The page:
In yesterday’s blog I explained how I started my Forest Quilt.
I also showed this picture of the schematic I drew for the design – it looks like a “Paint by Numbers” sketch. You can see that a chunk of it is missing. I cut out section by section to use the wax paper as templates. Ruth McDowell says start at the top, but my top was quite detailed whereas the bottom had bigger pieces, so I thought I’d ignore her advice. Of course she had her reasons for her advice, and they were good ones I came to find out.
The first thing I discovered on this journey was that I had to have two design walls – one to draw the design and another to put up the pieces of patchwork as I did them. As you can see, they are opposites and can’t be done on the same wall. Above you can see the results of my paper piecing about half way through the process. This wall is in my sewing room and it was quite handy. The problem of starting at the bottom – as you can see – is that you can’t control the layout as well – this one tended to be a bit out of whack at the the bottom. I had no problems at the top.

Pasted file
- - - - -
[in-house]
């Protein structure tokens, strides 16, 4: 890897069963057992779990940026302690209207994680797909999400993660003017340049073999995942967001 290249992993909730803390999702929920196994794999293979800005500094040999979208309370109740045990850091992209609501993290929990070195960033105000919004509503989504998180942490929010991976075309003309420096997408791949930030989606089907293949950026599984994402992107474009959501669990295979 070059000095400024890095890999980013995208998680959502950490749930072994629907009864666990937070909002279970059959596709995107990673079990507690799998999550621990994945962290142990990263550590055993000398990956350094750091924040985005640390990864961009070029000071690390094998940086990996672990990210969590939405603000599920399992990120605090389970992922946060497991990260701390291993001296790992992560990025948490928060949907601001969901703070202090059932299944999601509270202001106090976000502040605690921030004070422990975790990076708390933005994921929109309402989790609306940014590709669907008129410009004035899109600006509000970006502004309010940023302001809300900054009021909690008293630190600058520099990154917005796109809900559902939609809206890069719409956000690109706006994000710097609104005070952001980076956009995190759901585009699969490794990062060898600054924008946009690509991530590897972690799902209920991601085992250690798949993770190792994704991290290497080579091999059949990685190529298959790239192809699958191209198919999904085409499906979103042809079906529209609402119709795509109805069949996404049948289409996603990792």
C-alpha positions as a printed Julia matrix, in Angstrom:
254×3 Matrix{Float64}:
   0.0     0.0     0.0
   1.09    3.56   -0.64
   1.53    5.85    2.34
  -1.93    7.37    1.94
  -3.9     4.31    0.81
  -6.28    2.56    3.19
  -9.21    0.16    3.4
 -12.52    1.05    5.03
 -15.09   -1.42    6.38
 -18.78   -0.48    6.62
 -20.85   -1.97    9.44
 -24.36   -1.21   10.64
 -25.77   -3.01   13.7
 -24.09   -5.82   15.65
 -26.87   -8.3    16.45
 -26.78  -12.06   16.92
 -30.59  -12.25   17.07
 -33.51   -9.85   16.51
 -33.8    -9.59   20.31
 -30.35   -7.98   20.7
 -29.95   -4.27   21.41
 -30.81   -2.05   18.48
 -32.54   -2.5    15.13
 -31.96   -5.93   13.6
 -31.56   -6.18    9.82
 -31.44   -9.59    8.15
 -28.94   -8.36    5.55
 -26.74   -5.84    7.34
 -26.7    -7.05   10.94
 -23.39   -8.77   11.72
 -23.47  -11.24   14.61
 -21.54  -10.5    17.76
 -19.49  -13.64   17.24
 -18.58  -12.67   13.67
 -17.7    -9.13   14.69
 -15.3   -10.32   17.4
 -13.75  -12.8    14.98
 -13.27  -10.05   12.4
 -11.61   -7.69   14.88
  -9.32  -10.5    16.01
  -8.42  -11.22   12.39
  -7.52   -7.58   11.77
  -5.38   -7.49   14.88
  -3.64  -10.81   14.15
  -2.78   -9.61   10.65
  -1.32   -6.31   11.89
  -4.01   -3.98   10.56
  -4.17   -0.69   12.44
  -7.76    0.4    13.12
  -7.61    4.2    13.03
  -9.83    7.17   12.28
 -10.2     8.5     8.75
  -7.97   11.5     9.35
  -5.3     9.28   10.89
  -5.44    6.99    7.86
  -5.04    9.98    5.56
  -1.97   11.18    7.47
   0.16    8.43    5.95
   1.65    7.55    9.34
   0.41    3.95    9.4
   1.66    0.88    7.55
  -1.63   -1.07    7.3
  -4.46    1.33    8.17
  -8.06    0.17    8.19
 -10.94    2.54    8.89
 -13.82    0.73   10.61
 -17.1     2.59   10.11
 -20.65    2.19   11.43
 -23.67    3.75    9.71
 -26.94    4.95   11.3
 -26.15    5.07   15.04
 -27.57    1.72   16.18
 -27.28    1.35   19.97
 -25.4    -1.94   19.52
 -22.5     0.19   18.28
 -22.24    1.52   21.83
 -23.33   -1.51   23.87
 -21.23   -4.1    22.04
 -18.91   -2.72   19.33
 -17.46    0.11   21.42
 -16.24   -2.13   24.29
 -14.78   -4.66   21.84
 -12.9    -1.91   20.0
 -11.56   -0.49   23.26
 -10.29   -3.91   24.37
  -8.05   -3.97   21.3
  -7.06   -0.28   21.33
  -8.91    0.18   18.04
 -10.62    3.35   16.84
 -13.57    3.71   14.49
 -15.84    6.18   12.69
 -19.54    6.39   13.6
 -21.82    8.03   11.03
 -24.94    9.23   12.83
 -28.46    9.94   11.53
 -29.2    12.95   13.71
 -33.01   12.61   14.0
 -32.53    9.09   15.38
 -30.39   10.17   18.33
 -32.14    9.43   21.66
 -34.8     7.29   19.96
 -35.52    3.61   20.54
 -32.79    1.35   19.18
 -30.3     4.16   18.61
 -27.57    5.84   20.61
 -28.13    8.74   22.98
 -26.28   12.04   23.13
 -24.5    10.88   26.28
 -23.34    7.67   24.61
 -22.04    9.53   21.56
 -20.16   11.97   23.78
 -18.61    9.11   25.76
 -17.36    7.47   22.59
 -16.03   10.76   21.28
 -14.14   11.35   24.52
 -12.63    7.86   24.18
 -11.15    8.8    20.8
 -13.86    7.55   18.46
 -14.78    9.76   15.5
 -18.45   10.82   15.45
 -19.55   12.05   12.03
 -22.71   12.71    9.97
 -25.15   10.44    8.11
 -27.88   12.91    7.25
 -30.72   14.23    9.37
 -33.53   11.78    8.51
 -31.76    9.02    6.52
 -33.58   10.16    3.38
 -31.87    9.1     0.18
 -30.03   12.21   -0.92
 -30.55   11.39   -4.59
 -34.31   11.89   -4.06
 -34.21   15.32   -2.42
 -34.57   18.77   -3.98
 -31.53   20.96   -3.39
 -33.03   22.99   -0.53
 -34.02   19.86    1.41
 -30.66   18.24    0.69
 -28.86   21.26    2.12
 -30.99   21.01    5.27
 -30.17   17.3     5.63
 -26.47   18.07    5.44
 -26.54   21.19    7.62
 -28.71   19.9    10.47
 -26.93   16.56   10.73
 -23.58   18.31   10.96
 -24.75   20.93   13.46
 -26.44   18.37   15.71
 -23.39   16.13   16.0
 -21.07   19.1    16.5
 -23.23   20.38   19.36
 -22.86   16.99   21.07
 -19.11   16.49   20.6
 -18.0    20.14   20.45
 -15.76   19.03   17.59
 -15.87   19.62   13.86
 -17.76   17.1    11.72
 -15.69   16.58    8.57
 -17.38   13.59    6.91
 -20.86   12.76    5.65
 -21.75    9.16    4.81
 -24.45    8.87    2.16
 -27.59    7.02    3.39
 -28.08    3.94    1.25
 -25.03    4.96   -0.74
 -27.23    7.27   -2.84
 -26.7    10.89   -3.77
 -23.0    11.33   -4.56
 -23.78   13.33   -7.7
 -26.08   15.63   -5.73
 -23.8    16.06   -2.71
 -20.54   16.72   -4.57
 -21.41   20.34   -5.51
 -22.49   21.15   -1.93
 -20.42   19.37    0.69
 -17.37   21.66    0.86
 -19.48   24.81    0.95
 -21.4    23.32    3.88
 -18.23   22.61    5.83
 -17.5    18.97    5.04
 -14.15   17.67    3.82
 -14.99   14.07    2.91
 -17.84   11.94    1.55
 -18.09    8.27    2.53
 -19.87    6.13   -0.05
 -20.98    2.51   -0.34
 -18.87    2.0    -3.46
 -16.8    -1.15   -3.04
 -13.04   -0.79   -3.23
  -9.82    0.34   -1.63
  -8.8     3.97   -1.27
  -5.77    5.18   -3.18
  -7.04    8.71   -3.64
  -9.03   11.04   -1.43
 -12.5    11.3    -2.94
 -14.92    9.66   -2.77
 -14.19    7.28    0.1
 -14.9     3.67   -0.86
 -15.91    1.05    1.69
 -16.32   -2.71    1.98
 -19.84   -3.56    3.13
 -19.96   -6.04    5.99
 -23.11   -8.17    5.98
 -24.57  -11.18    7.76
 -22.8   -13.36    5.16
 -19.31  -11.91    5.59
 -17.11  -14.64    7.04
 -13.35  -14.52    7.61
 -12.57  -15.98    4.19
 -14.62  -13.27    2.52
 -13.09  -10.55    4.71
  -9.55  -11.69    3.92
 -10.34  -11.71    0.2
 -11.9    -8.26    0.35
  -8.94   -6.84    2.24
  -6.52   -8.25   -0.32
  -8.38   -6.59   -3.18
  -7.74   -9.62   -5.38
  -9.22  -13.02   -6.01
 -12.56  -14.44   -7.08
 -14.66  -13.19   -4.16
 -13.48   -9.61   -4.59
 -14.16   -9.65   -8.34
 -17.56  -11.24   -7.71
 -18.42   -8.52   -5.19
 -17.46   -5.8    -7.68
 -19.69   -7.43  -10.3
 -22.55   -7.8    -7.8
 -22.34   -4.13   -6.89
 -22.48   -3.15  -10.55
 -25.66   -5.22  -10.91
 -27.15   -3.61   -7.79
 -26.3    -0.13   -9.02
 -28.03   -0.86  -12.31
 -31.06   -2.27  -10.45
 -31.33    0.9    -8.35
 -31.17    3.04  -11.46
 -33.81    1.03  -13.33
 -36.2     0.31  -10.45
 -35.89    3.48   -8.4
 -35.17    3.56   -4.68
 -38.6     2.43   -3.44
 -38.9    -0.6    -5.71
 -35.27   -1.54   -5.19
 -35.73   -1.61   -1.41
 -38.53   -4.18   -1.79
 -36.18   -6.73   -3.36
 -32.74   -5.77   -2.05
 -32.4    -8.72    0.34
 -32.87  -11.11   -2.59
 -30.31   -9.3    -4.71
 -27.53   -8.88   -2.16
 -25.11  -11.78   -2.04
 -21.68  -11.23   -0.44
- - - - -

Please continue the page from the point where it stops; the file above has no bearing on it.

Notice the small button on the tan expanse in the bottom section. The tan jacket used for ground around the stream had the greatest buttons – so I figured I’d work this one into the design somehow. I was also proud of my fallen log at the bottom because none of that was appliqued, simply pieced.
In the above picture the background patchwork is mostly finished and I’ve begun the task of appliqueing certain items. You can see pins where I have yet to sew some of the sections together. It was easier to applique on smaller quilt pieces, so I didn’t sew the background together completely until near the end. Also, the larger the quilt became, the harder it was to control those seams so that the overall dimensions stayed true. The white objects are templates of rocks to be appliqued.
In this picture I have only half of the work on the wall. I’ve added rocks to the stream and more “flowers” above. Note the patches of white flowers in the upper half. I decided that they stood out too much and eliminated them from the final quilt.
At this point I was ready to join all the seams and quilt the piece. I was about three weeks into the project.
Above is a closeup of the upper quilt after quilting (but not bound).
Next a closeup of the bottom of the quilt, showing the rippled water. Unfortunately the quilting on the rocks doesn’t show up on photos very well, but the quilting helped make them look multidimensional.
And last of all, the full picture of the completed quilt:
In an effort to add interest and also to square off the quilt, I cut back the borders and let the water almost literally run off the left-hand side of the quilt.
Dimensions were about 68″x68″. I thoroughly enjoyed the process of making this quilt, and it was a fairly light quilt after all. Not a heavy wall hanging.